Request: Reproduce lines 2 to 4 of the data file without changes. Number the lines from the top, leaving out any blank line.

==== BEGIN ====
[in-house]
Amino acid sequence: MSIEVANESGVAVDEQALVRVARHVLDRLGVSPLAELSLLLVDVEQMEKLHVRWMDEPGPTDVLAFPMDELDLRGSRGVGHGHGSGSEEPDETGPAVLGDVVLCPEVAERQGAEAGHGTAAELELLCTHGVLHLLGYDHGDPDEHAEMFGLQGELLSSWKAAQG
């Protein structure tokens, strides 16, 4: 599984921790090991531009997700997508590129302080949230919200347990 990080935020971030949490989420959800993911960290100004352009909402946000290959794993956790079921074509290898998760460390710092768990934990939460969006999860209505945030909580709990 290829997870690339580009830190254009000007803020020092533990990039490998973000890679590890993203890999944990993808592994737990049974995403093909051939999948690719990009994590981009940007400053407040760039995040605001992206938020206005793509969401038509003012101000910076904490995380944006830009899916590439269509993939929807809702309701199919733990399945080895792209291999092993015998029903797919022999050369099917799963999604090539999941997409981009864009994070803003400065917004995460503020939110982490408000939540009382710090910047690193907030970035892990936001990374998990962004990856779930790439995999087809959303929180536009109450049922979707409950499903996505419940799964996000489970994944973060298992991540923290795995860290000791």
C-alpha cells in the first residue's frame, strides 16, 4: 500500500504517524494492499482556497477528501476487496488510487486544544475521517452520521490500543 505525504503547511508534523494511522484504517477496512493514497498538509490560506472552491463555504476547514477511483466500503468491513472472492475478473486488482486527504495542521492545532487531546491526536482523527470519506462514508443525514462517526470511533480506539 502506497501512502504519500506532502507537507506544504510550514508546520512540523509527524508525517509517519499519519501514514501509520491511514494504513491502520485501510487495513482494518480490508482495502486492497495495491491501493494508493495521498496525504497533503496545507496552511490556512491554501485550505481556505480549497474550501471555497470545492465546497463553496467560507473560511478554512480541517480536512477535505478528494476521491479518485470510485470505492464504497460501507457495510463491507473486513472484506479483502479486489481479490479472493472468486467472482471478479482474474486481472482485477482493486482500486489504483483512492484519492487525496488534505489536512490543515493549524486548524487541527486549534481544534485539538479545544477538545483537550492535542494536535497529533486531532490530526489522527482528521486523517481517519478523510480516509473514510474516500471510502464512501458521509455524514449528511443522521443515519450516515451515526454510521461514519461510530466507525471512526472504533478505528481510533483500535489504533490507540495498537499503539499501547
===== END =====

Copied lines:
Amino acid sequence: MSIEVANESGVAVDEQALVRVARHVLDRLGVSPLAELSLLLVDVEQMEKLHVRWMDEPGPTDVLAFPMDELDLRGSRGVGHGHGSGSEEPDETGPAVLGDVVLCPEVAERQGAEAGHGTAAELELLCTHGVLHLLGYDHGDPDEHAEMFGLQGELLSSWKAAQG
């Protein structure tokens, strides 16, 4: 599984921790090991531009997700997508590129302080949230919200347990 990080935020971030949490989420959800993911960290100004352009909402946000290959794993956790079921074509290898998760460390710092768990934990939460969006999860209505945030909580709990 290829997870690339580009830190254009000007803020020092533990990039490998973000890679590890993203890999944990993808592994737990049974995403093909051939999948690719990009994590981009940007400053407040760039995040605001992206938020206005793509969401038509003012101000910076904490995380944006830009899916590439269509993939929807809702309701199919733990399945080895792209291999092993015998029903797919022999050369099917799963999604090539999941997409981009864009994070803003400065917004995460503020939110982490408000939540009382710090910047690193907030970035892990936001990374998990962004990856779930790439995999087809959303929180536009109450049922979707409950499903996505419940799964996000489970994944973060298992991540923290795995860290000791």
C-alpha cells in the first residue's frame, strides 16, 4: 500500500504517524494492499482556497477528501476487496488510487486544544475521517452520521490500543 505525504503547511508534523494511522484504517477496512493514497498538509490560506472552491463555504476547514477511483466500503468491513472472492475478473486488482486527504495542521492545532487531546491526536482523527470519506462514508443525514462517526470511533480506539 502506497501512502504519500506532502507537507506544504510550514508546520512540523509527524508525517509517519499519519501514514501509520491511514494504513491502520485501510487495513482494518480490508482495502486492497495495491491501493494508493495521498496525504497533503496545507496552511490556512491554501485550505481556505480549497474550501471555497470545492465546497463553496467560507473560511478554512480541517480536512477535505478528494476521491479518485470510485470505492464504497460501507457495510463491507473486513472484506479483502479486489481479490479472493472468486467472482471478479482474474486481472482485477482493486482500486489504483483512492484519492487525496488534505489536512490543515493549524486548524487541527486549534481544534485539538479545544477538545483537550492535542494536535497529533486531532490530526489522527482528521486523517481517519478523510480516509473514510474516500471510502464512501458521509455524514449528511443522521443515519450516515451515526454510521461514519461510530466507525471512526472504533478505528481510533483500535489504533490507540495498537499503539499501547